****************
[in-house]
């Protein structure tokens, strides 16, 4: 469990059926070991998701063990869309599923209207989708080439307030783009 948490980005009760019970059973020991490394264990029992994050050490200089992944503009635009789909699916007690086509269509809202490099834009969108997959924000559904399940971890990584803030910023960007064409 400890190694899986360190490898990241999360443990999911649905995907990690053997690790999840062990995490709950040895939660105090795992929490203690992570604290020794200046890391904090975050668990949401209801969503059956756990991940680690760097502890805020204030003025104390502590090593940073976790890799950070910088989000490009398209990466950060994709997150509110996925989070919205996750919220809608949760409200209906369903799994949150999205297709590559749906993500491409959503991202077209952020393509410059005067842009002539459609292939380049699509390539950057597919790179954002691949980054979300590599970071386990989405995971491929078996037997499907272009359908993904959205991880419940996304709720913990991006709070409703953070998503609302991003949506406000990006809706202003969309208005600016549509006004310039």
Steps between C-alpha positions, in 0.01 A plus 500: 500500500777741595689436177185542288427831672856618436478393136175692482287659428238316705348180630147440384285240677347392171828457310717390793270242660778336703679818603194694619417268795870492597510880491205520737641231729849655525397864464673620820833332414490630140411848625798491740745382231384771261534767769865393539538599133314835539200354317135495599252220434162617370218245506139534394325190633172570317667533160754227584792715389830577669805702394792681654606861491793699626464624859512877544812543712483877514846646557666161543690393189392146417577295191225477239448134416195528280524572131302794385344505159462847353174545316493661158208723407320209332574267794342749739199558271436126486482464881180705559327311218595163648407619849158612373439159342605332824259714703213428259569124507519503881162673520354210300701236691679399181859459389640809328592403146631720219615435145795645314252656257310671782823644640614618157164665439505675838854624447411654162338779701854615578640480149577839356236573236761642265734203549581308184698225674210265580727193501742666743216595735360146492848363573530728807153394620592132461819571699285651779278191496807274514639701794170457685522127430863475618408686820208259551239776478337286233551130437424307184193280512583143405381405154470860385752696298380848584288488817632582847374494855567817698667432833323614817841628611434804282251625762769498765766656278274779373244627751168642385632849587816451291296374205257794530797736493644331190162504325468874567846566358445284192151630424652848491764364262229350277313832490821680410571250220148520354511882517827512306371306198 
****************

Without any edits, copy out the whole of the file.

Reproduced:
[in-house]
């Protein structure tokens, strides 16, 4: 469990059926070991998701063990869309599923209207989708080439307030783009 948490980005009760019970059973020991490394264990029992994050050490200089992944503009635009789909699916007690086509269509809202490099834009969108997959924000559904399940971890990584803030910023960007064409 400890190694899986360190490898990241999360443990999911649905995907990690053997690790999840062990995490709950040895939660105090795992929490203690992570604290020794200046890391904090975050668990949401209801969503059956756990991940680690760097502890805020204030003025104390502590090593940073976790890799950070910088989000490009398209990466950060994709997150509110996925989070919205996750919220809608949760409200209906369903799994949150999205297709590559749906993500491409959503991202077209952020393509410059005067842009002539459609292939380049699509390539950057597919790179954002691949980054979300590599970071386990989405995971491929078996037997499907272009359908993904959205991880419940996304709720913990991006709070409703953070998503609302991003949506406000990006809706202003969309208005600016549509006004310039």
Steps between C-alpha positions, in 0.01 A plus 500: 500500500777741595689436177185542288427831672856618436478393136175692482287659428238316705348180630147440384285240677347392171828457310717390793270242660778336703679818603194694619417268795870492597510880491205520737641231729849655525397864464673620820833332414490630140411848625798491740745382231384771261534767769865393539538599133314835539200354317135495599252220434162617370218245506139534394325190633172570317667533160754227584792715389830577669805702394792681654606861491793699626464624859512877544812543712483877514846646557666161543690393189392146417577295191225477239448134416195528280524572131302794385344505159462847353174545316493661158208723407320209332574267794342749739199558271436126486482464881180705559327311218595163648407619849158612373439159342605332824259714703213428259569124507519503881162673520354210300701236691679399181859459389640809328592403146631720219615435145795645314252656257310671782823644640614618157164665439505675838854624447411654162338779701854615578640480149577839356236573236761642265734203549581308184698225674210265580727193501742666743216595735360146492848363573530728807153394620592132461819571699285651779278191496807274514639701794170457685522127430863475618408686820208259551239776478337286233551130437424307184193280512583143405381405154470860385752696298380848584288488817632582847374494855567817698667432833323614817841628611434804282251625762769498765766656278274779373244627751168642385632849587816451291296374205257794530797736493644331190162504325468874567846566358445284192151630424652848491764364262229350277313832490821680410571250220148520354511882517827512306371306198 